She added it was a student decision to have the walkout away from the public eye because of security threats. There was a heavy police presence at the school, and no parents or media were allowed to attend the demonstration. Though hundreds of students stayed home, Finkelstein said many lent support by purchasing T-shirts.
In addition to organizing an additional walkout on April 20 — the anniversary of the Columbine mass shooting — and the planned trip to the nation’s capital, Finkelstein said walkout participants were also given information to call their state representatives to oppose legislation such as Senate Bills 584 and 586 that would force Michigan schools to allow civilians to carry hidden, loaded handguns on school premises.
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At Frankel Jewish Academy
Approximately 60 students at Frankel Jewish Academy in West Bloomfield gathered in the Fisher Commons to collectively march toward the JCC’s inline skating rink.
Walkout organizer Emily Feldman, 15, a sophomore from Farmington Hills, said taking up this activism was of utmost importance because it is the students who can “effect positive change in our lives and that means standing in solidarity for a good cause.”
Feldman said the Parkland shooting impacted her differently than previous incidents because she was able to identify with the victims.
“The students in Parkland reminded me of my friends, which made me feel more connected with this than I had ever been, and it made me recognize the essential need for change.”
Adam Karp, 15, a sophomore from West Bloomfield, said, “I’m here because of the 17 people who died and the need for mental health awareness. I wanted to do my part in preventing something like Parkland from happening again.”
Sabrina Carson, 14, a freshman from Bloomfield Hills, said, “Trump’s solution is to give teachers guns when stricter gun laws are the answer.”
At Berkley High School
About 300 students walked out at Berkley High School, according to Cara Lash of Huntington Woods, who organized the walkout with classmate Reginald Hawkins.
“We really wanted to honor the lives that have been lost and we wanted to make sure our voices are heard,” Lash said. “I think it’s really powerful seeing the pictures from all the other schools. We’re all coming together and, although we’re young, we’re making a movement that’s really strong. I’ve never been part of something this big and I think it’s really amazing.”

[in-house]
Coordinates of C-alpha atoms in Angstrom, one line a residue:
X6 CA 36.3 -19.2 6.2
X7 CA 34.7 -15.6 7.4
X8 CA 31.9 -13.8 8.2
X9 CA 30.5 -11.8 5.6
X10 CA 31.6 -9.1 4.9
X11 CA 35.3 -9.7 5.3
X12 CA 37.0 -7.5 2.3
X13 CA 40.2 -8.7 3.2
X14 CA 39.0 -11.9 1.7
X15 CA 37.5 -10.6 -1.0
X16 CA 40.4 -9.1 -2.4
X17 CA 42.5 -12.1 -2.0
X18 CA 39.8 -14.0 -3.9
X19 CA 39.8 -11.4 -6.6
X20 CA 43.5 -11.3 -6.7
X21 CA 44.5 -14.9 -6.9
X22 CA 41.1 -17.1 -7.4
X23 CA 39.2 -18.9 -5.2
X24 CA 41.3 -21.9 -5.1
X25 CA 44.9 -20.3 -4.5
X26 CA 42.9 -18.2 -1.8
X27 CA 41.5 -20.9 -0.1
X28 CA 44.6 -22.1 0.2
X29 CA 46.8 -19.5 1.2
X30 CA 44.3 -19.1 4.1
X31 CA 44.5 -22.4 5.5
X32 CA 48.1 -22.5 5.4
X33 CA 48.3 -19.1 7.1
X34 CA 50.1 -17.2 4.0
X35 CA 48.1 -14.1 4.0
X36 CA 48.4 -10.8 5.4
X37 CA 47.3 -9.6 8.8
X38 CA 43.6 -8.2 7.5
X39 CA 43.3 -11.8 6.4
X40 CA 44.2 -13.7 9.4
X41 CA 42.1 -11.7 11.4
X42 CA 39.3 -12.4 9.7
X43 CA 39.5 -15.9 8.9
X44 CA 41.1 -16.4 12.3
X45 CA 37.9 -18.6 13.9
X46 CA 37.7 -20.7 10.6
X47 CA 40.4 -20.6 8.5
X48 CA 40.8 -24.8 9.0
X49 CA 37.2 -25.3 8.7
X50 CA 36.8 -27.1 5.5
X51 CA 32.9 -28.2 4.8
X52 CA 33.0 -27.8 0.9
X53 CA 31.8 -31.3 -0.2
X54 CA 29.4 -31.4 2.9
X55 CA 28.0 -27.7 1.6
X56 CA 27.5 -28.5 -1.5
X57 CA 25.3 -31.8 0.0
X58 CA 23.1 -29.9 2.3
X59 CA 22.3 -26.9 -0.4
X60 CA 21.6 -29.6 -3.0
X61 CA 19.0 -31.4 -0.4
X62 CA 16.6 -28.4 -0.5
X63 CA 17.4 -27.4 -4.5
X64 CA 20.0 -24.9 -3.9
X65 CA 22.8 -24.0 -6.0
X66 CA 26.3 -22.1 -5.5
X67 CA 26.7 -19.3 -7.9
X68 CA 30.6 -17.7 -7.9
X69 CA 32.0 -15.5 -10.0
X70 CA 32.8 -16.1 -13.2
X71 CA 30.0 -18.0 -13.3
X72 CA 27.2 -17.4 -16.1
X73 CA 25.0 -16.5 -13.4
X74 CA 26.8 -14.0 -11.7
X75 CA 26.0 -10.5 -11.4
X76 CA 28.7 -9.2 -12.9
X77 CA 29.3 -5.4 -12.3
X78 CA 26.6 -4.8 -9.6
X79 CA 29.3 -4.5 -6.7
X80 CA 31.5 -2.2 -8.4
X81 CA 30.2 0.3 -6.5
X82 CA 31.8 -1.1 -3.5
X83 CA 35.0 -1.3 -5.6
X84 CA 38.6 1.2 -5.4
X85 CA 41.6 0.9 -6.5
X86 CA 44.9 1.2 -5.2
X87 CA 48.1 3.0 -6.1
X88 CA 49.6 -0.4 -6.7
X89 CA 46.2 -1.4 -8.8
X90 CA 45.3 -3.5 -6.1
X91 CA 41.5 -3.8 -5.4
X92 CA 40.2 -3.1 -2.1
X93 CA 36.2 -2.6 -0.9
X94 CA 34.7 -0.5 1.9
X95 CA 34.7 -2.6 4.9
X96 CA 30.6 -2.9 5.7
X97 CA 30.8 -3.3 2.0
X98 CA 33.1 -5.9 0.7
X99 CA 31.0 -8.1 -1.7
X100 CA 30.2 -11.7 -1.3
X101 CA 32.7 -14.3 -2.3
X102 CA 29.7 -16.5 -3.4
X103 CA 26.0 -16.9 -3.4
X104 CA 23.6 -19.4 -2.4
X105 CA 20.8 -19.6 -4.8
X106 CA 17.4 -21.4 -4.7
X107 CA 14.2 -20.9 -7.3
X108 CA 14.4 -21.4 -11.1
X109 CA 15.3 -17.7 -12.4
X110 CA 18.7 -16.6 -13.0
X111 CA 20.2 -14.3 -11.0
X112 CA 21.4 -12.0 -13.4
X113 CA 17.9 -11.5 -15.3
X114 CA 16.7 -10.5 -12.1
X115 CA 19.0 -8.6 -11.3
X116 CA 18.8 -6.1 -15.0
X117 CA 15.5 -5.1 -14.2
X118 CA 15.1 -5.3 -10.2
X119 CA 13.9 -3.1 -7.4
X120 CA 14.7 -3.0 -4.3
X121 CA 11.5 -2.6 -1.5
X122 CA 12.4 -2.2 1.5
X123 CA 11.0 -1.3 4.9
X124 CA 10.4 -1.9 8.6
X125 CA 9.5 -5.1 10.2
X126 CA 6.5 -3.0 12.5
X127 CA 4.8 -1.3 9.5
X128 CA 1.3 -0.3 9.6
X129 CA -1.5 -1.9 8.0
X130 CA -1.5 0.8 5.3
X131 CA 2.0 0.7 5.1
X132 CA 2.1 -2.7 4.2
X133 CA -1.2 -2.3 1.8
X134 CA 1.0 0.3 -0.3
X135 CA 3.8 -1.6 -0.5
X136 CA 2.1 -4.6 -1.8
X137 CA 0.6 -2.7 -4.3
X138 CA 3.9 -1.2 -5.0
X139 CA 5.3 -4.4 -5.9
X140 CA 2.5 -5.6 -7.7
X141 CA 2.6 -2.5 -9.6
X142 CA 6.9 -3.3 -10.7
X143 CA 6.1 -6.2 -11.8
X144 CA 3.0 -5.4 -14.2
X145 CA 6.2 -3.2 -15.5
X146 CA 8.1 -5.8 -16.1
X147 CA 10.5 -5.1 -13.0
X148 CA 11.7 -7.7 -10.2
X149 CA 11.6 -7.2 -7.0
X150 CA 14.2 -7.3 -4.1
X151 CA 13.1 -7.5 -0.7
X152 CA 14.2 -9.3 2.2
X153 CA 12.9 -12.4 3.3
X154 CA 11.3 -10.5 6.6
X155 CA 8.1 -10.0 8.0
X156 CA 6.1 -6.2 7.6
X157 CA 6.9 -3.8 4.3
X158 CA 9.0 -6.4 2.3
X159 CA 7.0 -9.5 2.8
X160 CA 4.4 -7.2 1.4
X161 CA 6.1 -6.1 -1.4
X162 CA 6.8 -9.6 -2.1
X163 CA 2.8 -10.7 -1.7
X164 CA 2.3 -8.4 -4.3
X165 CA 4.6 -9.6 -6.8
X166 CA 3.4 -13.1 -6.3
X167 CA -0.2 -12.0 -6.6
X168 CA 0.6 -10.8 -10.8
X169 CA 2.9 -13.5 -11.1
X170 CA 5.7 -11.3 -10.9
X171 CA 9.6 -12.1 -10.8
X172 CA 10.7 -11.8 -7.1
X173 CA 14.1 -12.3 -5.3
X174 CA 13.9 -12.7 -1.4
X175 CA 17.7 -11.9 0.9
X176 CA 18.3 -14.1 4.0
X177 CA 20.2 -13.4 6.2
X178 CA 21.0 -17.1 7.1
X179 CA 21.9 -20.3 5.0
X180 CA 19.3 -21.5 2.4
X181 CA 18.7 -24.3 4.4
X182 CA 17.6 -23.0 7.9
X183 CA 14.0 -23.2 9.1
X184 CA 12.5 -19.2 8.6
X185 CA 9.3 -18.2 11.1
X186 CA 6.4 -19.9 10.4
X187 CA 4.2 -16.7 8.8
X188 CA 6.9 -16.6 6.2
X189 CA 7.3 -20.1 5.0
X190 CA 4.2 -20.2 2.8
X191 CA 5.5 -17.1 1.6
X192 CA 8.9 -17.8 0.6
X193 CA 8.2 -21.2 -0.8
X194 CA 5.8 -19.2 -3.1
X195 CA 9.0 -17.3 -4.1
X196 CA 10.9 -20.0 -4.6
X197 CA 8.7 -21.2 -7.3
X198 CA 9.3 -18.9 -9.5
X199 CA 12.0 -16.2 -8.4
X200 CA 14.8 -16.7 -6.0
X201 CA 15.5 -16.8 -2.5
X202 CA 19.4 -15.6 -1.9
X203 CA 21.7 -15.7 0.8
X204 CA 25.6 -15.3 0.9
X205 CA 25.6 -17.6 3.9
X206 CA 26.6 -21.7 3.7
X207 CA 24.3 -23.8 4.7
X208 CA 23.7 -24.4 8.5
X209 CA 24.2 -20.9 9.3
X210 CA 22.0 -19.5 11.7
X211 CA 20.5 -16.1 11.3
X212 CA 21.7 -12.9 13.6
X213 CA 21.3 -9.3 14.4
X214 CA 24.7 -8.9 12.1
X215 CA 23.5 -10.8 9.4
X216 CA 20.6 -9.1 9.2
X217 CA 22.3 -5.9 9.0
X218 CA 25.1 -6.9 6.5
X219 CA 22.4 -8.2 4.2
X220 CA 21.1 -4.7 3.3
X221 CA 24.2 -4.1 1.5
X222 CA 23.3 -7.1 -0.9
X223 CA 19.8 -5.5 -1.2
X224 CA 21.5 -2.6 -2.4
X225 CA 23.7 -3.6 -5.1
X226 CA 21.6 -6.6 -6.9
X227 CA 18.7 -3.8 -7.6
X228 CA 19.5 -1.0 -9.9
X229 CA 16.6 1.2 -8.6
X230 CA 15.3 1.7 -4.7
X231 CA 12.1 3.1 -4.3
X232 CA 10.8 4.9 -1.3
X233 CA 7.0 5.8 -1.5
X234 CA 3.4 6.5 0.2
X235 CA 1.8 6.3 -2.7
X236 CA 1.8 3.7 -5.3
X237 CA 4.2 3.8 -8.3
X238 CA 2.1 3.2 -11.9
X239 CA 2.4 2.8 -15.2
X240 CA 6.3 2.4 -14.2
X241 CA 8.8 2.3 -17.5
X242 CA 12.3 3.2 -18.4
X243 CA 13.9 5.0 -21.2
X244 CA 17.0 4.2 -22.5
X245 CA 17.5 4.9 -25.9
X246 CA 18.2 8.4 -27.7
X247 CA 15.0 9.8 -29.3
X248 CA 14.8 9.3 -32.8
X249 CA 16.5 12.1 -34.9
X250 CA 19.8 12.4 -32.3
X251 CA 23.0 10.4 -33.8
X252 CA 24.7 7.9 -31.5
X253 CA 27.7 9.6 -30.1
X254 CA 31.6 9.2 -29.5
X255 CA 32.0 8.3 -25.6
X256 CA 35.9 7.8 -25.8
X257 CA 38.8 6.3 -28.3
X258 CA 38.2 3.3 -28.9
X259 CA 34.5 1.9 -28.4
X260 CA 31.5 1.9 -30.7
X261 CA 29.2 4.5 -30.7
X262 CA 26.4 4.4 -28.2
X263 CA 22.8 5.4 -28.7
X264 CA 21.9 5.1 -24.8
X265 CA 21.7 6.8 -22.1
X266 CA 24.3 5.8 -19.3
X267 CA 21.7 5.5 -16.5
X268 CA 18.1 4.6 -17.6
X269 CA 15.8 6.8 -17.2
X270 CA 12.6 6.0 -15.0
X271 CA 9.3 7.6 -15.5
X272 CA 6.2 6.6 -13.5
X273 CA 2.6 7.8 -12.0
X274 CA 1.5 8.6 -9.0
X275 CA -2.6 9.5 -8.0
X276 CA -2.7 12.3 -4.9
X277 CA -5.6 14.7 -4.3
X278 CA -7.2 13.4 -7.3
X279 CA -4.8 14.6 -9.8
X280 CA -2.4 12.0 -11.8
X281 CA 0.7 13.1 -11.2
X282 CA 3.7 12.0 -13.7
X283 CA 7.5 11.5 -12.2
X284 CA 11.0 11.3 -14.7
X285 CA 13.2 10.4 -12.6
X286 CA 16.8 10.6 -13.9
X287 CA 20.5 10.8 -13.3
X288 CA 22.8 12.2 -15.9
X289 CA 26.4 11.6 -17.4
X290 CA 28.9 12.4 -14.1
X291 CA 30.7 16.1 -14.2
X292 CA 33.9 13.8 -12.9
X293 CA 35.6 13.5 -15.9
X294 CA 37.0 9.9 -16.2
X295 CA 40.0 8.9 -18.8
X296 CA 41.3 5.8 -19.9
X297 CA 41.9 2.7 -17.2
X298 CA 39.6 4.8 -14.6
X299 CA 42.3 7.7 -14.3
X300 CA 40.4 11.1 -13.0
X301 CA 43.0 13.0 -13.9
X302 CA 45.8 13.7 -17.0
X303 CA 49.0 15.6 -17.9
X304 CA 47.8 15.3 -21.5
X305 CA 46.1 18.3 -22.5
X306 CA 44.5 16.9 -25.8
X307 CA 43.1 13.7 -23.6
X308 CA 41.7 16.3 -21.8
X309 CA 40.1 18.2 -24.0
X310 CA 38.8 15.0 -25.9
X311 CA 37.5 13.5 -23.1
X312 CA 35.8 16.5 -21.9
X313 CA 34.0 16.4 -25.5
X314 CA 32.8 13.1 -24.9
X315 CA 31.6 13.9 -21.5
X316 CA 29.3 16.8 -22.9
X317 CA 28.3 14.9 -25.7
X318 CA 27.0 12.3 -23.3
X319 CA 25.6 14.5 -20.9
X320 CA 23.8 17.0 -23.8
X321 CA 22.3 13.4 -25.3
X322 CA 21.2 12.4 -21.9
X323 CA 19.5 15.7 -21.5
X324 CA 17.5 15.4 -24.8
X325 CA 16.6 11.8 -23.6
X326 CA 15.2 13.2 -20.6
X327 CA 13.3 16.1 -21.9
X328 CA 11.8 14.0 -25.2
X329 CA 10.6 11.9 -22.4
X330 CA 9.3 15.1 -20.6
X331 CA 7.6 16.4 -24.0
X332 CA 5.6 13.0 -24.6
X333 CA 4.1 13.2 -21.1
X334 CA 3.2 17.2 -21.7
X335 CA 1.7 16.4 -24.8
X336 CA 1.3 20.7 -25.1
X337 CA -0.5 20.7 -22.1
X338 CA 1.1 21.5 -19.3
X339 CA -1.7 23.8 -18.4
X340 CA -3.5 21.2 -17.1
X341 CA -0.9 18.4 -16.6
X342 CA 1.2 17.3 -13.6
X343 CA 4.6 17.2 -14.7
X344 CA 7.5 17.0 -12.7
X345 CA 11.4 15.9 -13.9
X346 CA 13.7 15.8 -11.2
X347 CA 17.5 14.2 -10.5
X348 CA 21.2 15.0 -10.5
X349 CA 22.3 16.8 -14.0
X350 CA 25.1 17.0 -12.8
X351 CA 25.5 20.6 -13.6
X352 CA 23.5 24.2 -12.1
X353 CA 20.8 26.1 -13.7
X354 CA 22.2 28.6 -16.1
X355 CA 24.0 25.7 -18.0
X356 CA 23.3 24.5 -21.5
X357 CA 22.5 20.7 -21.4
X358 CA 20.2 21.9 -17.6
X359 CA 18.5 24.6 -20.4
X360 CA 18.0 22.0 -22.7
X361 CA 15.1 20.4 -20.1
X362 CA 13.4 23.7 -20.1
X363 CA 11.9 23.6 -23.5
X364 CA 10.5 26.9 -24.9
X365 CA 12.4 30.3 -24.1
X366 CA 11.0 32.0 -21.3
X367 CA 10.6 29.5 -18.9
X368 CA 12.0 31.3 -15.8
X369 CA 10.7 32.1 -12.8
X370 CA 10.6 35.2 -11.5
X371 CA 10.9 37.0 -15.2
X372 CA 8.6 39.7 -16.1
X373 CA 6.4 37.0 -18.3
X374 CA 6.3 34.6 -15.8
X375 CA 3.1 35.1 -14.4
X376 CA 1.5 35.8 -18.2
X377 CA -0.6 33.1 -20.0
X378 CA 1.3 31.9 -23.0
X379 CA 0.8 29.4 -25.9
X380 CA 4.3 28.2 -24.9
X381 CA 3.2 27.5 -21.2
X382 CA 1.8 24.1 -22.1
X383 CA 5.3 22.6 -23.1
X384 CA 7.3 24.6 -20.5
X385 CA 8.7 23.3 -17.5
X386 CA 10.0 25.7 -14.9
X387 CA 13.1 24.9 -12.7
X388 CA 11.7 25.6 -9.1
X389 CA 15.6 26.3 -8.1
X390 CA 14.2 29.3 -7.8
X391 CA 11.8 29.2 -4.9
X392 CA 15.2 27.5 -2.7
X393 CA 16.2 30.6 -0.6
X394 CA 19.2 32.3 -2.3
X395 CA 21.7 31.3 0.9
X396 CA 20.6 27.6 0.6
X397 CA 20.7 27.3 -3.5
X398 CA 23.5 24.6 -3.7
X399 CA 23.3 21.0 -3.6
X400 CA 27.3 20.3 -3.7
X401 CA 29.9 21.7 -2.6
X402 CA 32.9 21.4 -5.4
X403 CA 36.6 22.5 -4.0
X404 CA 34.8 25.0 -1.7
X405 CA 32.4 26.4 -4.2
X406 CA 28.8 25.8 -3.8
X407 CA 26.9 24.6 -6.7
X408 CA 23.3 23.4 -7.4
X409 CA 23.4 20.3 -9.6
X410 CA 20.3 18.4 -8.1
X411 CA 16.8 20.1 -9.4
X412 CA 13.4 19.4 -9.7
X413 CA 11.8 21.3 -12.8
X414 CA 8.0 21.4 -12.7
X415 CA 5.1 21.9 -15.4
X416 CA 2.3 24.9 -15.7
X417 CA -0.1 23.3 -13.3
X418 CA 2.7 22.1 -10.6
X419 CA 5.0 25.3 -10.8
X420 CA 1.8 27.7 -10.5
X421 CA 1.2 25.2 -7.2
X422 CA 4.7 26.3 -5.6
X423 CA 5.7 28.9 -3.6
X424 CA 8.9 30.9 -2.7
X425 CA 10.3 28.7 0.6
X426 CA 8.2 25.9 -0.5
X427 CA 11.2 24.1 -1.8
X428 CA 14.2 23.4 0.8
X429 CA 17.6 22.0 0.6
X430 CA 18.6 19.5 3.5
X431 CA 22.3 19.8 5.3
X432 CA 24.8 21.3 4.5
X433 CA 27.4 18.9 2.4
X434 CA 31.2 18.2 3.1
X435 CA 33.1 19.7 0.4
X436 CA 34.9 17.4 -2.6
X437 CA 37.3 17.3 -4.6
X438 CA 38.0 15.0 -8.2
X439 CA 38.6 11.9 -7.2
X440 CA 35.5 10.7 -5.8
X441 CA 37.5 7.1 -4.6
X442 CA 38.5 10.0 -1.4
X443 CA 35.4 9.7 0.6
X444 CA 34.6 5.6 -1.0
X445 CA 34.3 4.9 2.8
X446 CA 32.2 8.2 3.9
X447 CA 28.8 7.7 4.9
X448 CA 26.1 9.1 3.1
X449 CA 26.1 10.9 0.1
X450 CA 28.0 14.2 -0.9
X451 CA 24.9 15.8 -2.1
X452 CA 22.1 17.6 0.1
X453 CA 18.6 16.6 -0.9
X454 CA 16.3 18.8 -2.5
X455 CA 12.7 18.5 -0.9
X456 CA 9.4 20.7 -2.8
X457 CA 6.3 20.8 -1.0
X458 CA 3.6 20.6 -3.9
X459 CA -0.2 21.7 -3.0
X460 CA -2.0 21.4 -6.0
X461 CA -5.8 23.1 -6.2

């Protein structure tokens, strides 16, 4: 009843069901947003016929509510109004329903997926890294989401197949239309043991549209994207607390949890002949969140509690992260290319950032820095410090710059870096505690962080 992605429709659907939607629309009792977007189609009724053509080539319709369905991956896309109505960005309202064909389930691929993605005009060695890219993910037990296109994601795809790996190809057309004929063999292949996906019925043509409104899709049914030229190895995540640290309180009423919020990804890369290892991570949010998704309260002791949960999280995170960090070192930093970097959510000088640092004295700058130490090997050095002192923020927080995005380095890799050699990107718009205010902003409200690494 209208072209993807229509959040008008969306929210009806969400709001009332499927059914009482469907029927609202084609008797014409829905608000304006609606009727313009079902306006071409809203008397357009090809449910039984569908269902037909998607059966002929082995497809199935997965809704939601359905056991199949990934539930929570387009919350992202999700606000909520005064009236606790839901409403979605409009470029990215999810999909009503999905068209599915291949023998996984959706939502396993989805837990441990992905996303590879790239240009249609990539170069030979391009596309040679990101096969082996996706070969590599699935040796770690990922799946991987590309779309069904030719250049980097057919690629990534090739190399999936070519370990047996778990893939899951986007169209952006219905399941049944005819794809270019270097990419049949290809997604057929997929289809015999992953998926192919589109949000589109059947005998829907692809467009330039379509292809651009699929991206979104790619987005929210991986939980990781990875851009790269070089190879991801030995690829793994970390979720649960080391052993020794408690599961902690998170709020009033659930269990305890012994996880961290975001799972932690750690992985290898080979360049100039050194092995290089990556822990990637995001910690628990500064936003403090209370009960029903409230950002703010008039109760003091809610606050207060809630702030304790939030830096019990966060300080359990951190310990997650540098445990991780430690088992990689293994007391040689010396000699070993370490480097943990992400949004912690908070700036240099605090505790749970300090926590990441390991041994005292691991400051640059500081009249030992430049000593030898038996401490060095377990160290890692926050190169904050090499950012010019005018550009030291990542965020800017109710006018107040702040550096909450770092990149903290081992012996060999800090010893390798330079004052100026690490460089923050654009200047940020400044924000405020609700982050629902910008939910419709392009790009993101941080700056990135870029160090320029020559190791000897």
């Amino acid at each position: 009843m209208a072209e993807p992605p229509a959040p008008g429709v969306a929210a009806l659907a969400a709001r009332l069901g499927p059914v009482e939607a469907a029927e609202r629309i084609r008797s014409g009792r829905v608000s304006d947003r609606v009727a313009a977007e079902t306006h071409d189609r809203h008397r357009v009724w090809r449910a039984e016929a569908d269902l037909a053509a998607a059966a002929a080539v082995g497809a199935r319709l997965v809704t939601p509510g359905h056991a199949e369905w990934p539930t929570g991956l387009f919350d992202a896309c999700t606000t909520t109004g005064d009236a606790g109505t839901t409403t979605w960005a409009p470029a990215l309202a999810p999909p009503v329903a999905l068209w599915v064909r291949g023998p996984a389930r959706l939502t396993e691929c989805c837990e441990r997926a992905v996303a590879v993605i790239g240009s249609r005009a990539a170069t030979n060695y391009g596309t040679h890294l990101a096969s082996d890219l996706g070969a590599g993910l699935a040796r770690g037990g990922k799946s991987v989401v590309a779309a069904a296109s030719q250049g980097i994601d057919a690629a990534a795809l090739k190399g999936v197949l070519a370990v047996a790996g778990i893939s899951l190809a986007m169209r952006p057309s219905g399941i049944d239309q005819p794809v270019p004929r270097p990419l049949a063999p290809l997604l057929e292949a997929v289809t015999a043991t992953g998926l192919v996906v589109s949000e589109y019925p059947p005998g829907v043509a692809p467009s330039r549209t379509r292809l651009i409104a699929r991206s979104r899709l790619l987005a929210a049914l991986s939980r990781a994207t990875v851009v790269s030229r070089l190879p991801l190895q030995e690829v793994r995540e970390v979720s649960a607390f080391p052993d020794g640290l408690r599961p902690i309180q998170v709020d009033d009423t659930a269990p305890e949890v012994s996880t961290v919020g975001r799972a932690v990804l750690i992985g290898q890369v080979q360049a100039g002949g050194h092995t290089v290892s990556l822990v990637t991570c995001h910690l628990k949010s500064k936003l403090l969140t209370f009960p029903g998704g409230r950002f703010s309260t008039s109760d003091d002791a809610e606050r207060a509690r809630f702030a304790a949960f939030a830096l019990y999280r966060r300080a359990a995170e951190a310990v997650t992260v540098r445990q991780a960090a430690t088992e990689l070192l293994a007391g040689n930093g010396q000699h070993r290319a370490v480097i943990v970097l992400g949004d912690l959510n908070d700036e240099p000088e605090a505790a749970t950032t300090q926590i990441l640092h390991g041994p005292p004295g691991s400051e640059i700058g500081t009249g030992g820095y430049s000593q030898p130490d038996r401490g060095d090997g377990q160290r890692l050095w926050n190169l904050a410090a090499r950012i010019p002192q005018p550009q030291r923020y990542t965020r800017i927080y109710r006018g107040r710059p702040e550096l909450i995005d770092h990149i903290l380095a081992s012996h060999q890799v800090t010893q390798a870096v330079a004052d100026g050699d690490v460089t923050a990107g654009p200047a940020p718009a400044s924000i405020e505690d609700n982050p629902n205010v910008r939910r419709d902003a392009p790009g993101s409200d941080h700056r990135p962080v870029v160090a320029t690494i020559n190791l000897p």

Senior Katie Wolberg of Huntington Woods says the group headed for the school courtyard where there were speeches, student performances and plenty of protest signs. A moment of silence was also held for the Florida school shooting victims.
“It was a nice but solemn event,” Wolberg said. “I think moments like this signify change. We have to do this. There’s no other way to get people to listen. People underestimate high school students, but we want the community and politicians to know we’re taking a stand. We want a safer world.”
In Parkland, Fla.
On a visit to southern Florida that coincided with the walkout, Hy Safran, associate director of philanthropy for the Jewish Federation of Metropolitan Detroit, visited with the Jewish community there. He walked the makeshift memorials around the perimeter of Marjory Stoneman Douglas High School. Most striking to him were the 17 mounds of dirt shaped like graves, some topped with white Jewish stars, Israeli flags and attached prayers in Hebrew strung to fences flying in the breeze.
“The thing about this high school is that with its diverse student body and significant Jewish population, it felt like back home,” Safran said. “It could have been a Bloomfield Hills High School, a Groves or West Bloomfield. I visited here and participated in the walkout with students from a Jewish day school here in Boca Raton. Everyone here is very passionate about the gun issue. Something must be done to stop the presence of guns.”
JN Contributing Writer Robin Schwartz and Bryan Gottlieb, director of marketing and communications at Frankel Jewish Academy, added to this story.